This is the fortieth article in a series dedicated to the various aspects of machine learning (ML). Today’s article will continue the discussion of lazy vs. eager learning by going over the benefits and drawbacks of lazy learning and covering a few of the most popular forms of lazy learning.
Our last article outlined the difference between eager and lazy learning in machine learning, hitting on the main point that lazy learning algorithms tend to store data encountered and learn when tested, while eager learning algorithms begin to form hypotheses whenever it encounters new data.
Being lazy is not a bad thing if you are a machine learning agent, as one of the biggest drawbacks of eager learning algorithms is that they tend to make agents too limited or “scared” in their behavior, choosing to stick to an already-formed hypothesis when tested rather than consider multiple different ones in response to the test.
What happens with lazy learners is that the agent may experiment with a variety of different ways to complete a task when tested, and could hit on ways to complete a task that are much more efficient and complex (in a good way) than what an eager learner might put out.
The downside to lazy learning algorithms is that they can be quite costly, in terms of time and computation, to run. This is because there is a real difficulty in getting an agent to effectively rethink its approach to action with every test.
Also, many agents encounter a good deal of useless data out in the world, so it may waste its time or create a mediocre hypothesis by analyzing an irrelevant bit of data.
Despite these setbacks, it turns out that many AI developers actually want their machine learning creations to be “lazy”! And, as it is with humans, there is more than one way for a machine learning agent to be lazy. So this article, then, will give you a rundown of some of the most significant and popular forms of lazy learning used in machine learning.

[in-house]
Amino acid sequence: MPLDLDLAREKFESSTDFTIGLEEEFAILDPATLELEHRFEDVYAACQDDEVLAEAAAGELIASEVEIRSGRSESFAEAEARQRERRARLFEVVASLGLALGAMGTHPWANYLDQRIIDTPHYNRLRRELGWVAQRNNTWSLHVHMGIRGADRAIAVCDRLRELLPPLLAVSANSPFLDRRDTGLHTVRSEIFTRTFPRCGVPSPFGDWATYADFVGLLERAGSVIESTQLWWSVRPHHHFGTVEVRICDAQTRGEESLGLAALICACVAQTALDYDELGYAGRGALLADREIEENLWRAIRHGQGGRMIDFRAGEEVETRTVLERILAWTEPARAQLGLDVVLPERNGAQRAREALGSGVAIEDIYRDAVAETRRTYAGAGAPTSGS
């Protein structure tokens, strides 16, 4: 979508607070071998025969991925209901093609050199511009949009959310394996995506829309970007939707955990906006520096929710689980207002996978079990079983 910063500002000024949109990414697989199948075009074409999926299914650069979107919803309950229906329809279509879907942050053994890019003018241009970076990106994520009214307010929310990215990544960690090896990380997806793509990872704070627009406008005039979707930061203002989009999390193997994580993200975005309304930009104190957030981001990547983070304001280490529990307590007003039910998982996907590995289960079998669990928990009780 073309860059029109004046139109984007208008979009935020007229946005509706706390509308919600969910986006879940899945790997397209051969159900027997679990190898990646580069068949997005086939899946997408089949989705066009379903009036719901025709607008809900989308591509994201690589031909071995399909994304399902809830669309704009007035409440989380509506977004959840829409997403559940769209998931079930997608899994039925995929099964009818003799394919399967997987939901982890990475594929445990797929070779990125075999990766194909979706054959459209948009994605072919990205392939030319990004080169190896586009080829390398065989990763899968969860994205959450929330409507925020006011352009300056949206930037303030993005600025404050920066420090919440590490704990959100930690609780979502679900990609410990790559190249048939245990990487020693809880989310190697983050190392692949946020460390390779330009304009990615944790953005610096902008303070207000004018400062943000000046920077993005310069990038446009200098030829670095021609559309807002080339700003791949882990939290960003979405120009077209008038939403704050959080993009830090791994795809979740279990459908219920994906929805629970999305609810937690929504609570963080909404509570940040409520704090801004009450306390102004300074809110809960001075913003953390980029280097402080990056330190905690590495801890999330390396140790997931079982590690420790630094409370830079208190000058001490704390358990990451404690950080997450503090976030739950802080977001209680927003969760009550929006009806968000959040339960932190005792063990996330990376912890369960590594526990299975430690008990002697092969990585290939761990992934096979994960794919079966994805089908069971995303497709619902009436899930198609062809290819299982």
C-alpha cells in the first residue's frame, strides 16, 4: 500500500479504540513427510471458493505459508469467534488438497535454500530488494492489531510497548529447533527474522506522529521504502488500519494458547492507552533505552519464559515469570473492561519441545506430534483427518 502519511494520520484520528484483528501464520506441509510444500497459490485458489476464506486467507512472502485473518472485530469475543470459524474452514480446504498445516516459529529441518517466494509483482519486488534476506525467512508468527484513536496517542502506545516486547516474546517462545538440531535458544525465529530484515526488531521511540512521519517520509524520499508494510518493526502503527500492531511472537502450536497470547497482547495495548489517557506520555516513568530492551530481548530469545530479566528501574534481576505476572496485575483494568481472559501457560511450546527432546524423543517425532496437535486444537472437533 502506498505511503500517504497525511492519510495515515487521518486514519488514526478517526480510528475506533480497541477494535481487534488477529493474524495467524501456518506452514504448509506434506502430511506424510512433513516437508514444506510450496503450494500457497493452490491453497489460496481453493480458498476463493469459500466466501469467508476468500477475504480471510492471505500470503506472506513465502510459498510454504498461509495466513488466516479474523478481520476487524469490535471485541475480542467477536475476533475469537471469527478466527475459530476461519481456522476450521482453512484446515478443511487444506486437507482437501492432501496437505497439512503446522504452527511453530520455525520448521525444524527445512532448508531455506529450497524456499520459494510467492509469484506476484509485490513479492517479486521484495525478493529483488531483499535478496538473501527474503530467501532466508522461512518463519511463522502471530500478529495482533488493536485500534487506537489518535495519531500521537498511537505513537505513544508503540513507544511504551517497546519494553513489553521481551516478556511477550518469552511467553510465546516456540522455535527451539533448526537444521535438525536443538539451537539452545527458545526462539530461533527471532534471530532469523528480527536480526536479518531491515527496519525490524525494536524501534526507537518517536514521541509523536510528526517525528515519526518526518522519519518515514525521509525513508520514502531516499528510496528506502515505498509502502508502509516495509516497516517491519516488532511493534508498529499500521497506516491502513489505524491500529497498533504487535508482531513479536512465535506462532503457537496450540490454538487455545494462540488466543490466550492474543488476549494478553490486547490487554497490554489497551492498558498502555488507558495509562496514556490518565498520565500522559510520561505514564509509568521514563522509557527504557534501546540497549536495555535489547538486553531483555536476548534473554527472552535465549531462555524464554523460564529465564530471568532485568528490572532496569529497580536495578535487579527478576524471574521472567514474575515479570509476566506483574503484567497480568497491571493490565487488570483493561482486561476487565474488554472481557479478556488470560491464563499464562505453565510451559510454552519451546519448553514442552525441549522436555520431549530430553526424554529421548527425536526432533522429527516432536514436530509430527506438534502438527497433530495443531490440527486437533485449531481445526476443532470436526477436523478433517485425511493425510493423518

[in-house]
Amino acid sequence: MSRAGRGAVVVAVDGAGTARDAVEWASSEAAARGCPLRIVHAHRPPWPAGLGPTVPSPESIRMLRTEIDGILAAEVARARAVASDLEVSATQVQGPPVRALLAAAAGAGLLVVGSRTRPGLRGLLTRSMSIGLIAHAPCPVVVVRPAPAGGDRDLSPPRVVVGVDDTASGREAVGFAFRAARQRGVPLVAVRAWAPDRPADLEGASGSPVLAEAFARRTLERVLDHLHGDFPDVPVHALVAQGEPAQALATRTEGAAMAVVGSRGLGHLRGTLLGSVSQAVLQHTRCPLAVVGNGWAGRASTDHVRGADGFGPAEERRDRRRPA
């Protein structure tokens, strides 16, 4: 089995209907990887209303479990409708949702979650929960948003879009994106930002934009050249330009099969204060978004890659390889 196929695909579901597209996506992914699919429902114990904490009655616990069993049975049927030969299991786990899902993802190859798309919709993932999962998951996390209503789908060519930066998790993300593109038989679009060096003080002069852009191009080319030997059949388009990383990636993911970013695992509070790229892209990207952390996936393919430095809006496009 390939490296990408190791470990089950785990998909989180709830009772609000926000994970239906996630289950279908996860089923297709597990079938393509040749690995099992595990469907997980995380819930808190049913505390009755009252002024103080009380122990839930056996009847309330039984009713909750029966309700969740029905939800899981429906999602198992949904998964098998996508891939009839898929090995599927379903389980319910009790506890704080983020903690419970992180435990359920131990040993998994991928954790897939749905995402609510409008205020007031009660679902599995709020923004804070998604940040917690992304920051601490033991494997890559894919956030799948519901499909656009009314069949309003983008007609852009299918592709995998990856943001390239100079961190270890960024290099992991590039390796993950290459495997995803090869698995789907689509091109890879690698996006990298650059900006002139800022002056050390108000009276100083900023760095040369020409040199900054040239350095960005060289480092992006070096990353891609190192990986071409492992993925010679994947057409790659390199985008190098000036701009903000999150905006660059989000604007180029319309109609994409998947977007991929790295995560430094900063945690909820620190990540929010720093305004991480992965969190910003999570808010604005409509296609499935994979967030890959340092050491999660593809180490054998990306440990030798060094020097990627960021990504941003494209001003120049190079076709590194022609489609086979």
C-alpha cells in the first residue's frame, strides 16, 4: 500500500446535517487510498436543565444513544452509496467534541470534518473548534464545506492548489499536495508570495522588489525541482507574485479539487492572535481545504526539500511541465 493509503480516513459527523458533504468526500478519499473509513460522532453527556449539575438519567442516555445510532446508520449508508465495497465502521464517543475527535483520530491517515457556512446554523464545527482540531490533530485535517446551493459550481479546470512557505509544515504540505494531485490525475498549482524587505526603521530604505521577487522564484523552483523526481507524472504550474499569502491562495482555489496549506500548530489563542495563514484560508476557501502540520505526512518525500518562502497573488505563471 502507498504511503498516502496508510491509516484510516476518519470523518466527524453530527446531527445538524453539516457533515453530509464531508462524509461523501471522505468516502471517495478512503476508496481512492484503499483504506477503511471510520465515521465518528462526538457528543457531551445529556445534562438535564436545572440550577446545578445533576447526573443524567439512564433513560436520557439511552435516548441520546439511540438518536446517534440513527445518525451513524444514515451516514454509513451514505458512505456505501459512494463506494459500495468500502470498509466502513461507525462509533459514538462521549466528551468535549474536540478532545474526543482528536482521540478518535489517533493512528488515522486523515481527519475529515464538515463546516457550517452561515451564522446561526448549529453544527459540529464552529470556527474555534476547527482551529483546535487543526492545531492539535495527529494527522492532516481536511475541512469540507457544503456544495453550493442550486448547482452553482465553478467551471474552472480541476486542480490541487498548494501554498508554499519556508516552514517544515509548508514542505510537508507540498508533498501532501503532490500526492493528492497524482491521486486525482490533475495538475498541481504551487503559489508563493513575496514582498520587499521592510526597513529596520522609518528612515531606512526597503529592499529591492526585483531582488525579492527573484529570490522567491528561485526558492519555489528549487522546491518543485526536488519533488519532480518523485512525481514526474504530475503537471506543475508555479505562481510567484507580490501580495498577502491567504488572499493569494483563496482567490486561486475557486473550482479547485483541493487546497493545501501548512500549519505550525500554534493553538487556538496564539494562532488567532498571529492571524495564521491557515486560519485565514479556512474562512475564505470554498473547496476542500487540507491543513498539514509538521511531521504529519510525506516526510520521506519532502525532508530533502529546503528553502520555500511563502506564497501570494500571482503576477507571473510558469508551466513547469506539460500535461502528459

Simple, easy, and versatile, this learning algorithm operates on the principle that like attracts like, especially when it comes to location.
Basically, a K-Nearest Neighbor algorithm will find solutions based on data points that are similar to observed training examples.
Think of going on a streaming service like Netflix. Netflix likely employs K-Nearest Neighbor algorithms in order to offer their customers constantly-updating recommendations based on their viewing habits.
As you’ve probably noticed by now, movies and TV shows on Netflix have labels for genre, actors, directors, etc., and that when you watch a movie of a certain genre, or with a certain actor, you in turn get recommended movies and TV shows from the same genre or featuring the same actor.
This is K-Nearest Neighbor in effect, as it has searched for the nearest “neighbors” of that Brad Pitt thriller to offer you fifteen or so new titles, all of which you can tell are “neighbors” by the inclusion of Brad Pitt or the similarity in genre.
While K-Nearest Neighbor algorithms make decisions based on the “distance” between data points, case-based reasoning is a bit more complex. It is all in the name, where the algorithm makes a “case,” which is a complex logical argument, about the most recent test.
Given the complexity of the process, case-based reasoning is typically used for tasks that typically require a bit more thought than usual.
While a K-Nearest Neighbor algorithm will throw fifteen different movies at you on Netflix, you wouldn’t want to be so spoiled for choice when it comes to, say, planning a road trip.
When plotting the route from point A to B, a GPS’ goals are clear: Get a time-efficient route that is also safe to travel. So, drawing on stored data about the layout of the world, a GPS tasked with mapping a trip from Missouri to Arkansas will be focused on offering two or three time-efficient routes that are subjected to significant scrutiny.
So, your GPS will not be recommending you a dozen ways to make your trip, but rather offer a handful of thoughtful routes.
Eager learning methods have their place, just as lazy learning methods have their place. Similarly, different types of learning methods have their place as well. K-Nearest Neighbor algorithms are the most common type of lazy learning algorithm, and makes decisions based on the “distance” (thinking of data like points on a plane) between data. Case-based reasoning represents a different type of learning method, where an algorithm will concern itself with creating descriptions of data based on a test, and the result is a complex but logically-sound solution.